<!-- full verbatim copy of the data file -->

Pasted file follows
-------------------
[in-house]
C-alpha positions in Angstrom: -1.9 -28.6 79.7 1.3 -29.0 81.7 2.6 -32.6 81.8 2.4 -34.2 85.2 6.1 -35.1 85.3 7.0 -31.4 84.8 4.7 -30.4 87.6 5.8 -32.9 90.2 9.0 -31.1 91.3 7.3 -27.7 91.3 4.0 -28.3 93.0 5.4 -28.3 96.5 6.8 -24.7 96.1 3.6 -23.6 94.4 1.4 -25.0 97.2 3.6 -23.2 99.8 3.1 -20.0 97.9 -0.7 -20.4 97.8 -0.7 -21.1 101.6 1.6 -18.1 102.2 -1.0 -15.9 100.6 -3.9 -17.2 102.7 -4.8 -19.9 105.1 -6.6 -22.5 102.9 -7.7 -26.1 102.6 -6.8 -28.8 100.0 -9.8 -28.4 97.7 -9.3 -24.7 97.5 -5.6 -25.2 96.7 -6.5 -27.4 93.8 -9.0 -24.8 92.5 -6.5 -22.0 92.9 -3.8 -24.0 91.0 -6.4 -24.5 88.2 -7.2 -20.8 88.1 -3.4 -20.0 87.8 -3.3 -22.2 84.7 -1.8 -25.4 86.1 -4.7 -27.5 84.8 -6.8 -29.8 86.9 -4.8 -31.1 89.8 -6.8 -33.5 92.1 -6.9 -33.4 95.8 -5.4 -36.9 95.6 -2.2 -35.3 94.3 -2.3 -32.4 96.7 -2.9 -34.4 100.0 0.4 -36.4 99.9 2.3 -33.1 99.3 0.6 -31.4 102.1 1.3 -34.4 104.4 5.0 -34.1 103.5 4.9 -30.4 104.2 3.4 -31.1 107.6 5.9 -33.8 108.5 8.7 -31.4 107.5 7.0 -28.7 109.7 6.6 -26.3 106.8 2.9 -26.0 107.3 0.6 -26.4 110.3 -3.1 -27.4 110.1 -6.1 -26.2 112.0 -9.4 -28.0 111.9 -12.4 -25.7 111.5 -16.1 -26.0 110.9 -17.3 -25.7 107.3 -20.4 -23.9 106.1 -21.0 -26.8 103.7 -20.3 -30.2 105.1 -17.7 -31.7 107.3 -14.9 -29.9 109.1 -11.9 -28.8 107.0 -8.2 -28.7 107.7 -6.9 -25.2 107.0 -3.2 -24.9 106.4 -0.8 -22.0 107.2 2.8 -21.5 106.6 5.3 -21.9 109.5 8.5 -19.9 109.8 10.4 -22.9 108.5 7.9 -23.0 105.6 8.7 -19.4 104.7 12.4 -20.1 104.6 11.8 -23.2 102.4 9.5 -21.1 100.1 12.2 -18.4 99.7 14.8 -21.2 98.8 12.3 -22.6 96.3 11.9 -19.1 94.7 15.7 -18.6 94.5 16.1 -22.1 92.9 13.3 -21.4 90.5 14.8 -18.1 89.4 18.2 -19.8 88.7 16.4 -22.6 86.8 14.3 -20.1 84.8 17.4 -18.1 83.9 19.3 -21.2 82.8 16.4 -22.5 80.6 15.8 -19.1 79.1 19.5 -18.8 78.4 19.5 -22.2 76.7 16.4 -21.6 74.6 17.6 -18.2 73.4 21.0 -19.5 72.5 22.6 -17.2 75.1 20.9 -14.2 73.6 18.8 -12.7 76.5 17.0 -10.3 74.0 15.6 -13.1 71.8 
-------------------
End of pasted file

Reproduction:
[in-house]
C-alpha positions in Angstrom: -1.9 -28.6 79.7 1.3 -29.0 81.7 2.6 -32.6 81.8 2.4 -34.2 85.2 6.1 -35.1 85.3 7.0 -31.4 84.8 4.7 -30.4 87.6 5.8 -32.9 90.2 9.0 -31.1 91.3 7.3 -27.7 91.3 4.0 -28.3 93.0 5.4 -28.3 96.5 6.8 -24.7 96.1 3.6 -23.6 94.4 1.4 -25.0 97.2 3.6 -23.2 99.8 3.1 -20.0 97.9 -0.7 -20.4 97.8 -0.7 -21.1 101.6 1.6 -18.1 102.2 -1.0 -15.9 100.6 -3.9 -17.2 102.7 -4.8 -19.9 105.1 -6.6 -22.5 102.9 -7.7 -26.1 102.6 -6.8 -28.8 100.0 -9.8 -28.4 97.7 -9.3 -24.7 97.5 -5.6 -25.2 96.7 -6.5 -27.4 93.8 -9.0 -24.8 92.5 -6.5 -22.0 92.9 -3.8 -24.0 91.0 -6.4 -24.5 88.2 -7.2 -20.8 88.1 -3.4 -20.0 87.8 -3.3 -22.2 84.7 -1.8 -25.4 86.1 -4.7 -27.5 84.8 -6.8 -29.8 86.9 -4.8 -31.1 89.8 -6.8 -33.5 92.1 -6.9 -33.4 95.8 -5.4 -36.9 95.6 -2.2 -35.3 94.3 -2.3 -32.4 96.7 -2.9 -34.4 100.0 0.4 -36.4 99.9 2.3 -33.1 99.3 0.6 -31.4 102.1 1.3 -34.4 104.4 5.0 -34.1 103.5 4.9 -30.4 104.2 3.4 -31.1 107.6 5.9 -33.8 108.5 8.7 -31.4 107.5 7.0 -28.7 109.7 6.6 -26.3 106.8 2.9 -26.0 107.3 0.6 -26.4 110.3 -3.1 -27.4 110.1 -6.1 -26.2 112.0 -9.4 -28.0 111.9 -12.4 -25.7 111.5 -16.1 -26.0 110.9 -17.3 -25.7 107.3 -20.4 -23.9 106.1 -21.0 -26.8 103.7 -20.3 -30.2 105.1 -17.7 -31.7 107.3 -14.9 -29.9 109.1 -11.9 -28.8 107.0 -8.2 -28.7 107.7 -6.9 -25.2 107.0 -3.2 -24.9 106.4 -0.8 -22.0 107.2 2.8 -21.5 106.6 5.3 -21.9 109.5 8.5 -19.9 109.8 10.4 -22.9 108.5 7.9 -23.0 105.6 8.7 -19.4 104.7 12.4 -20.1 104.6 11.8 -23.2 102.4 9.5 -21.1 100.1 12.2 -18.4 99.7 14.8 -21.2 98.8 12.3 -22.6 96.3 11.9 -19.1 94.7 15.7 -18.6 94.5 16.1 -22.1 92.9 13.3 -21.4 90.5 14.8 -18.1 89.4 18.2 -19.8 88.7 16.4 -22.6 86.8 14.3 -20.1 84.8 17.4 -18.1 83.9 19.3 -21.2 82.8 16.4 -22.5 80.6 15.8 -19.1 79.1 19.5 -18.8 78.4 19.5 -22.2 76.7 16.4 -21.6 74.6 17.6 -18.2 73.4 21.0 -19.5 72.5 22.6 -17.2 75.1 20.9 -14.2 73.6 18.8 -12.7 76.5 17.0 -10.3 74.0 15.6 -13.1 71.8 